Congress should empower universities in the fight against student debt

Recently the Department of Education unveiled its latest student cohort default rate calculations, and for the third year in a row, the University of Phoenix’s rate dropped. The progress is an exciting validation of our five-year transformation plan to become a more focused, more trusted, less complex and higher retaining institution.

The announcement this week shows that our three-year student cohort default rate dropped to 13.3 percent. For some perspective, our rate released in 2013 was 26 percent, meaning in a mere three years, our rate has dropped by almost half.

{mosads}This is the latest sign of our value, but it’s not the only one. The newly released data for the White House College Scorecard continues to show that both the University’s tuition and fees are below the national average among private universities with more than 15,000 students, and its median student earnings ten years after entry to the institution are over the national average among public and private universities with more than 15,000 students.

While I am pleased to see these positive signs, I believe there is more we can do to help students graduate in a strong financial position. In fact, I believe there is a stronger role for all universities to play in helping reduce student debt, however we currently have one hand tied behind our back. It’s time Congress passed legislation empowering universities to prevent students from excessively borrowing and taking on unnecessary burdens in student debt.

Our University works hard to make sure students understand the resources available and plan for the costs of their education. We have a sophisticated, interactive tool online designed to inform students before they begin a program as to the full cost of a degree or certificate. Our online calculator goes above and beyond, offering students the ability to project the full cost of a four-year or two-year degree, rather than providing a simple one-year snapshot like most other tools.

Our team of financial advisors is equally eager to go above and beyond helping students make informed decisions. New students don’t always understand the risk of taking student loans, or the opportunity to apply for other types of financial aid like scholarships or grants they qualify for to help cover their tuition. Should a student choose to enroll with us, a financial advisor is assigned to assist them through graduation.

While we can make these resources available to students, we can’t require them to listen to advisors, nor can we require students have regular financial aid counseling beyond the two interactions prescribed in law. Furthermore, law prohibits institutions from preventing a student from taking out unnecessary student loans or loans larger than what the student reasonably needs for their education. Students can take on as much student loan debt as they are eligible for, whether or not they need it.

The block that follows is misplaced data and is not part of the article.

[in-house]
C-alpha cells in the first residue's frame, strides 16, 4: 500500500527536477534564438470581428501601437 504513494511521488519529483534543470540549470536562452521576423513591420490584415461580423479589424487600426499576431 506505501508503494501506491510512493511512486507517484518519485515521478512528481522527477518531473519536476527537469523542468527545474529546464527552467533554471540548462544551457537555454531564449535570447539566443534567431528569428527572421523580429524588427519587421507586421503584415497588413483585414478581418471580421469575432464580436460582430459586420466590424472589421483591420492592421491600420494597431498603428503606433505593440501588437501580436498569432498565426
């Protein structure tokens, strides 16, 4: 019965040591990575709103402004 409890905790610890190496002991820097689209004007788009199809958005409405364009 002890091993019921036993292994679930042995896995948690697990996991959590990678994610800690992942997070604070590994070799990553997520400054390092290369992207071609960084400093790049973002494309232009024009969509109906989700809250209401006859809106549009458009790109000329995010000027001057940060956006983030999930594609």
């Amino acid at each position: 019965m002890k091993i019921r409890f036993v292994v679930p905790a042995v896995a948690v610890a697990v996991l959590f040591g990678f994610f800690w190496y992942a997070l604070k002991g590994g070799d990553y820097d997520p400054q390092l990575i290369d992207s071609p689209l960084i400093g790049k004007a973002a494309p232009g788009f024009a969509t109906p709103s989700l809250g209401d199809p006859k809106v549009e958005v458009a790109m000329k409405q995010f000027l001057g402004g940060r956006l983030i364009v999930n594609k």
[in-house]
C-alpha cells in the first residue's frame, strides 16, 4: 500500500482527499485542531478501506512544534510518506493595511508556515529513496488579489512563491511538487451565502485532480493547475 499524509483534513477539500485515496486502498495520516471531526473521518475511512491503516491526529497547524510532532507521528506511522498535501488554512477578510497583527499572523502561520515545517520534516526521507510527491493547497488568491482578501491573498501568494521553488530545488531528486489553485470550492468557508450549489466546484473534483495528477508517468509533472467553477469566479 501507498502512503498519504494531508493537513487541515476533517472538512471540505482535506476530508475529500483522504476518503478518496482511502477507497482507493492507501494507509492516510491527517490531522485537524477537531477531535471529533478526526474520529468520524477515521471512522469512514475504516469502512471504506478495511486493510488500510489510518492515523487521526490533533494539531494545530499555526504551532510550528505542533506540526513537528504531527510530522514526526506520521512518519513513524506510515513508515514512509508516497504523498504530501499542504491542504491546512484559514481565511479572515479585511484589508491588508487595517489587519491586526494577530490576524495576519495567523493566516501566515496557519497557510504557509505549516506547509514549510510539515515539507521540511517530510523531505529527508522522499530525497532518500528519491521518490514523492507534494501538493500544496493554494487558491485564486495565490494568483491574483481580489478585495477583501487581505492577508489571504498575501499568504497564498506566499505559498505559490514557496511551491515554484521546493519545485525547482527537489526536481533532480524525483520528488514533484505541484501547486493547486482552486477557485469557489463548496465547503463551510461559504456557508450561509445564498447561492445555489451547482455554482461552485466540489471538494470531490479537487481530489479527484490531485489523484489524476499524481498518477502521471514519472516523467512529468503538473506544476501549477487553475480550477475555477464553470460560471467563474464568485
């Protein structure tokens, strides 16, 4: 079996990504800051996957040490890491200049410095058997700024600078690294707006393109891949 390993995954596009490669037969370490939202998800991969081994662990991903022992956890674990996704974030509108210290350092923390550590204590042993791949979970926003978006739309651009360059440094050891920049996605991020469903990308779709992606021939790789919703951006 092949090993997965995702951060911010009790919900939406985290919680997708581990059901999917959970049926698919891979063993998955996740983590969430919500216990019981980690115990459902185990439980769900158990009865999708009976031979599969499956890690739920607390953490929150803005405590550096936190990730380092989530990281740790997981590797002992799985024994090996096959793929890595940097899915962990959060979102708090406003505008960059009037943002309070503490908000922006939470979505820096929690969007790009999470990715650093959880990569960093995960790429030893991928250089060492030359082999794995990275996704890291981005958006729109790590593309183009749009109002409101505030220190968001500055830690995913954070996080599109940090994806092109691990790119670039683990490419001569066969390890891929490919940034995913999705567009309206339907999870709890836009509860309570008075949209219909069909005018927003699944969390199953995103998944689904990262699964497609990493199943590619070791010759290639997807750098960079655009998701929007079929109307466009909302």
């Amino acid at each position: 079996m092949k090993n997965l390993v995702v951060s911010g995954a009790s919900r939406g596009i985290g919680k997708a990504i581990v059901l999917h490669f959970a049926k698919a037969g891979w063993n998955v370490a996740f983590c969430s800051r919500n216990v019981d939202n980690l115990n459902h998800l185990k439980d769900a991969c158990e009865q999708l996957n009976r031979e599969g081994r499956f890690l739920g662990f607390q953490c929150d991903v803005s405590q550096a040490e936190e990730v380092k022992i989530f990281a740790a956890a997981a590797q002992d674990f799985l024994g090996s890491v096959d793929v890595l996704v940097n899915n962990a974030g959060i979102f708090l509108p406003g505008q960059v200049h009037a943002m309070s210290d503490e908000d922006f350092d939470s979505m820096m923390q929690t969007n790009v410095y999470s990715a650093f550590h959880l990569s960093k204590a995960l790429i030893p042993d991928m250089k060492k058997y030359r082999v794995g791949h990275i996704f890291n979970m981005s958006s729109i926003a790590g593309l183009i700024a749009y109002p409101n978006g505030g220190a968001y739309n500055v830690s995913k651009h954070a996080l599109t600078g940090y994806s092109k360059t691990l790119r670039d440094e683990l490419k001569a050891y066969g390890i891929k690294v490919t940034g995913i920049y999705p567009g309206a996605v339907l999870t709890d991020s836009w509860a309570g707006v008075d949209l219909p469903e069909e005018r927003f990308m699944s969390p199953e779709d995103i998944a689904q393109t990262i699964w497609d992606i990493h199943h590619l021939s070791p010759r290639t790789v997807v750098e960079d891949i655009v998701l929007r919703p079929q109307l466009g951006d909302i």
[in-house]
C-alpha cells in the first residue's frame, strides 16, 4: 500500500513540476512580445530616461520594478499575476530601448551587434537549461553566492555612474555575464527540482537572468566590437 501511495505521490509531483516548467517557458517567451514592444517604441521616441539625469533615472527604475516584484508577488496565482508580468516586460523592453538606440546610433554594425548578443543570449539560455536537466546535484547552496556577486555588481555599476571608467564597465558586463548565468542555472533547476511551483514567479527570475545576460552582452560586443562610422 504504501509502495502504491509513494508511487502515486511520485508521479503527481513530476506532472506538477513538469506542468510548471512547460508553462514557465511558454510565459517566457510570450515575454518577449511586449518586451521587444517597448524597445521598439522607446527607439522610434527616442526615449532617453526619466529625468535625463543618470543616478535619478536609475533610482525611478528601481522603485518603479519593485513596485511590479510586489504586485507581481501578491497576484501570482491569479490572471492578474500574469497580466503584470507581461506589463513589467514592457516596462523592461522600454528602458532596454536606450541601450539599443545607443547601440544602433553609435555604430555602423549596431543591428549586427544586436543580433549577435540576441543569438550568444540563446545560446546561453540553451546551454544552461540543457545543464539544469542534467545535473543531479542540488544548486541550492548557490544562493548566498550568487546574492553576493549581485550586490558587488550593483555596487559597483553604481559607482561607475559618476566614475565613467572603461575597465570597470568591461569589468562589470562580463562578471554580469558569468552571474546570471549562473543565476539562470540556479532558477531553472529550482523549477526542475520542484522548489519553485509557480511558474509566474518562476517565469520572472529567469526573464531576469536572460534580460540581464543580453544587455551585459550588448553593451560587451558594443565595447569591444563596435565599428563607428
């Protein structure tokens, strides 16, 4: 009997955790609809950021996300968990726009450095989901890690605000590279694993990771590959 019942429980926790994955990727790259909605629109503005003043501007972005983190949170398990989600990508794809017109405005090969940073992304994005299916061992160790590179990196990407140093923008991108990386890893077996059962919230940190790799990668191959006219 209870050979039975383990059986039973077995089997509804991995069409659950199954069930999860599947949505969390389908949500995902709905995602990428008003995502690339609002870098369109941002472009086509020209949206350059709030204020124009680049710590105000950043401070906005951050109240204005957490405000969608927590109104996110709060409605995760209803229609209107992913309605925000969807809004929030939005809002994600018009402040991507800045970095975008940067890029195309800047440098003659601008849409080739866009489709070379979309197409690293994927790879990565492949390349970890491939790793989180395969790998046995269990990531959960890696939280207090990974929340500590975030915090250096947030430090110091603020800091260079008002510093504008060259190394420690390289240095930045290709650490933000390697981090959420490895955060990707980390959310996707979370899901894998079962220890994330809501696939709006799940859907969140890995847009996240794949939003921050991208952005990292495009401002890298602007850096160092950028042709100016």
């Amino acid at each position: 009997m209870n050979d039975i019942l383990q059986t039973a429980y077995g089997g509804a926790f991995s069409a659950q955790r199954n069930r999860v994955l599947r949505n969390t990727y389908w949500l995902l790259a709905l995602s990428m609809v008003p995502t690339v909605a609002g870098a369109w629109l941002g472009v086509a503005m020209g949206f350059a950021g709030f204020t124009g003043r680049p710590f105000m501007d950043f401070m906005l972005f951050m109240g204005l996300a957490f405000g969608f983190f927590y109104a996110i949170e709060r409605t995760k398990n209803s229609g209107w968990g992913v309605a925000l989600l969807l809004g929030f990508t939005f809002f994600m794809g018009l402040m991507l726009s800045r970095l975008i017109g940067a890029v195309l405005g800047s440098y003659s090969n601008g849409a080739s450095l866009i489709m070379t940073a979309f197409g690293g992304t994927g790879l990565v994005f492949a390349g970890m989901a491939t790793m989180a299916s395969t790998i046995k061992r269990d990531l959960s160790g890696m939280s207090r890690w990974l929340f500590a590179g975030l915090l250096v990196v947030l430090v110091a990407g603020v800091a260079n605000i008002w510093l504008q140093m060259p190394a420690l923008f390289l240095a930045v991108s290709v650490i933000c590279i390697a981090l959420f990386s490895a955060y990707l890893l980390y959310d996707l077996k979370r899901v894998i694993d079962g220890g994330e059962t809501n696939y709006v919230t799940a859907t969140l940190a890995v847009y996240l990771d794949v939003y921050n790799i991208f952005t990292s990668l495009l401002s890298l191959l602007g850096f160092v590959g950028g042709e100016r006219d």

Universities have a strong stake in making sure students make sound financial decisions. If Congress would pass legislation granting us the authority to prevent students from taking out unnecessary loans and allow us to require further counseling, we could have an even greater impact addressing the national challenge of growing student loan debt.

Such legislation would be a particularly important tool for schools in light of the upcoming Gainful Employment regulations. These regulations will tie a program’s eligibility to receive federal financial aid through title IV funding to a calculation of graduates’ student debt and post-graduation earnings. Seeing as the regulation will mean student debt impacts university programs, we should be considering how to give universities a stronger tool for preventing students from taking on excessive debt.

University of Phoenix is committed to high standards of accountability, transparency and compliance. I’ve always been a data-driven individual, it was the hallmark of my tenure at University of Michigan, and it continues to shape the work I’m doing at University of Phoenix. I’m glad the Department annually calculates the newly announced default rates. Our institution is pleased to show meaningful, measureable progress in helping students avoid the negative consequences of default and we hope to continue this trend. 

No university can control the conditions that impact the economy and job market, and currently we cannot control students who are overburdening themselves with debt. However, we can continue to offer students advice and we can actively encourage lawmakers to support new tools for all universities to better address student loan debt and encourage responsible borrowing.

Timothy P. Slottow is the seventh president of University of Phoenix.


The views expressed by authors are their own and not the views of The Hill. 

 

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